AGT Food and Ingredients Inc., the world’s largest exporter of peas and pulses, is forecasting a surge in shipments after Canadian farmers sowed record acres of lentil crops this year.
Exports may rise more than 3 million metric tons as farmers are poised to collect a record 3.7 million tons in this year’s Canadian harvest, according to AGT Chief Executive Officer Murad Al-Katib. AGT, which buys chickpeas and lentils from producers around the world and processes them for export, expects that rising demand from India, Turkey and North Africa will absorb the additional output.
“With the availability of product and strong demand, we’re forecasting AGT will have a record year this year,” Al-Katib said in a telephone interview on Tuesday. “The acreage in lentils has been ticking up as we developed more markets and opportunities to move the crop more consistently.”
Canadian farmers shifted acreage to lentils from wheat and canola this year to take advantage of higher prices. Seeding climbed to 5.84 million acres from 3.95 million in 2015, Statistics Canada said in a June 29 report.
Canada’s lentil shipments to India, the world’s top buyer, have climbed to 265,000 tons between August and May, up 87 percent from the same period a year earlier, Canadian Grain Commission data show. Demand for high-protein legumes is strong from India after the country’s production was hampered by poor Monsoon rain, according to Al-Katib.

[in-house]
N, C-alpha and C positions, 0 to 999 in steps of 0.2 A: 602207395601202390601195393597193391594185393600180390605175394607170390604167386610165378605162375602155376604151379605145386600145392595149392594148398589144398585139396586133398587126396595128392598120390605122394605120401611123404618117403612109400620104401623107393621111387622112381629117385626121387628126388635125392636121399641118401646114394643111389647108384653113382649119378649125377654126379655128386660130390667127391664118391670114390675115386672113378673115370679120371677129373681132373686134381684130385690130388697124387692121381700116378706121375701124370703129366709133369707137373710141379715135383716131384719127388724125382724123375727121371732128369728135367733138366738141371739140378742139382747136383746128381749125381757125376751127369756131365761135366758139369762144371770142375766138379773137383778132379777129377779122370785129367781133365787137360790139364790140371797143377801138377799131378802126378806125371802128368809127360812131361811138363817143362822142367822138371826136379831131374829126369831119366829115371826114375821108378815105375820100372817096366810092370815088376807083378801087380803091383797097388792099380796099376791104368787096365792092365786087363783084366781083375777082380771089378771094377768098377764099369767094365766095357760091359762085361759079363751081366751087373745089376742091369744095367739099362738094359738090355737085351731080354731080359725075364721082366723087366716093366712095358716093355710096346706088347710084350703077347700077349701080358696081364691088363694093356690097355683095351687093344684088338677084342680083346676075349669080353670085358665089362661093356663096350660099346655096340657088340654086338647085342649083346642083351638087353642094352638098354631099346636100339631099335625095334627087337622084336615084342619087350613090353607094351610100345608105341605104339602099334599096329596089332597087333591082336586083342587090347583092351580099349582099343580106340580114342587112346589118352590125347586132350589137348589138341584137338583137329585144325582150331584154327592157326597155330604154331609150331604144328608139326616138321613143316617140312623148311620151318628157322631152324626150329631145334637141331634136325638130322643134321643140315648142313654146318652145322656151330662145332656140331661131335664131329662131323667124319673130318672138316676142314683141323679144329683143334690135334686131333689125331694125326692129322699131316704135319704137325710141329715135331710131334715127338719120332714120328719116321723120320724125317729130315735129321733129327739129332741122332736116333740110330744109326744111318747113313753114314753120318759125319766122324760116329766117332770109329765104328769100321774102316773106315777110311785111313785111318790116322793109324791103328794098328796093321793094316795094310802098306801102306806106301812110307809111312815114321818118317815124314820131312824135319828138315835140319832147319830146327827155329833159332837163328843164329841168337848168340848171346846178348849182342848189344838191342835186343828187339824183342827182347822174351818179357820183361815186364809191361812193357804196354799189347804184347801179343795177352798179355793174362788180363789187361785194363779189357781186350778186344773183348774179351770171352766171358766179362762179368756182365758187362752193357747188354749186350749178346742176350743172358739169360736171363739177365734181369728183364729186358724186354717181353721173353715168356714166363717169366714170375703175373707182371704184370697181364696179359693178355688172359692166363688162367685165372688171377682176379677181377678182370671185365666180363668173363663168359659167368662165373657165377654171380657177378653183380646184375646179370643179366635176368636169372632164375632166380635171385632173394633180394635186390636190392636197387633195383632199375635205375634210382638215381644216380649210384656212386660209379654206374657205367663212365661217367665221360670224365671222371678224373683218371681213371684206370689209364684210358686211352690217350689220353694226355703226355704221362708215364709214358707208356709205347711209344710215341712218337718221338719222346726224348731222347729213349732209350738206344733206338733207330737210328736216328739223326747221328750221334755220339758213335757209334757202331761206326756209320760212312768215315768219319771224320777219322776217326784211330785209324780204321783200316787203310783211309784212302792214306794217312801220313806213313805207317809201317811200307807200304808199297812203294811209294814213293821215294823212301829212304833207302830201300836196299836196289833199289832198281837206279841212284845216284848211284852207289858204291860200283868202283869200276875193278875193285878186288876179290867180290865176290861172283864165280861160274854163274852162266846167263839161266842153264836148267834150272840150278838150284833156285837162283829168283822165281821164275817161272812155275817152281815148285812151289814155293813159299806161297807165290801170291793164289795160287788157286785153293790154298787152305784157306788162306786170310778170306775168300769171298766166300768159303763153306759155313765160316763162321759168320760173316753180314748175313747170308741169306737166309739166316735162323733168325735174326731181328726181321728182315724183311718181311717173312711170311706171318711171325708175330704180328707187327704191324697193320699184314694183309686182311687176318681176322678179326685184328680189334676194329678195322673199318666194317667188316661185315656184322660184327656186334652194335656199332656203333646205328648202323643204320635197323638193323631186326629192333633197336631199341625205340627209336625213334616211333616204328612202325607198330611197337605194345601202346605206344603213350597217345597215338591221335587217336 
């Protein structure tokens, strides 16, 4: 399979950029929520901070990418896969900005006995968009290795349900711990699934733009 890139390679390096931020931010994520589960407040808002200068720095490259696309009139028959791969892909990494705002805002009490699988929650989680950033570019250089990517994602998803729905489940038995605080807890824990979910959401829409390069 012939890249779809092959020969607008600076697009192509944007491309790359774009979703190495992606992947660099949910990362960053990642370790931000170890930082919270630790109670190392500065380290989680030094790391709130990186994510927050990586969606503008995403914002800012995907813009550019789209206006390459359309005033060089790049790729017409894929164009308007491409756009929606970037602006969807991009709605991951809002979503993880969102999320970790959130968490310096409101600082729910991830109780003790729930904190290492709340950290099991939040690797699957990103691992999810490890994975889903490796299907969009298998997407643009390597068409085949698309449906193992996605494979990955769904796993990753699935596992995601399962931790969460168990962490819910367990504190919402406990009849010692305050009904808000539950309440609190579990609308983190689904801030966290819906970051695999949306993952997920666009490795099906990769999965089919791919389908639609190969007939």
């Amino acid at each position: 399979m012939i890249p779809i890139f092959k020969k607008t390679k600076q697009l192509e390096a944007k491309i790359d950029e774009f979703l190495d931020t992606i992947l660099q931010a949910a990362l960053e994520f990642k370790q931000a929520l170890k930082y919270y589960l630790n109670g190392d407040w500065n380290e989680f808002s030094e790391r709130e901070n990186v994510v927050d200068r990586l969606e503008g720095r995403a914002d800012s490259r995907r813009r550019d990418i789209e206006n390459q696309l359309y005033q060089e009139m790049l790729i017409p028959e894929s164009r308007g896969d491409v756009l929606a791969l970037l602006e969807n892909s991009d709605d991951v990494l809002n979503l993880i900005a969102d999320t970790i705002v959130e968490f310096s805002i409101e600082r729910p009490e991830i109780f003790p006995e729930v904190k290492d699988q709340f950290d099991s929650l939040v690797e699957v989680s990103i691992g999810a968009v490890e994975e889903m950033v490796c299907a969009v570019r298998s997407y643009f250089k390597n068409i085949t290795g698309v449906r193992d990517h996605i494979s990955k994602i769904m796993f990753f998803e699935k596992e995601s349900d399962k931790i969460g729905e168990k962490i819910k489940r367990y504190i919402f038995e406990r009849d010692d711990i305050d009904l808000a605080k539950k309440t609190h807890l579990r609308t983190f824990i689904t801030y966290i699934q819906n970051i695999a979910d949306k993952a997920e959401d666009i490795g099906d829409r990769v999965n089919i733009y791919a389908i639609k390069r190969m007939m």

Saskatchewan and Alberta are now the world’s largest producers of lentils and rising Canadian production will allow AGT to expand the use of lentil and pea starches in high-protein baked goods for the Asian market such as dumplings and vermicelli noodles, he said.
Shares of Regina, Saskatchewan-based AGT gained 18 percent in the 12 months through Tuesday. Five analysts have a buy rating on the stock and two a hold, according to data compiled by Bloomberg.
The average lentil price is forecast to fall in the 2016-17 crop year because of record Canadian supply and expectations that export demand will be slower in the second half of the crop year, the nation’s agriculture agency said in a June 17 report.
While green lentil prices have fallen from a peak of C$47 a bushel in 2015, the current price of C$17 remains profitable and is higher than other cereal and oilseed crops, Al-Katib said.
“With the price coming down in general, pulses are back to being a very cost-effective traditional protein source,” he said.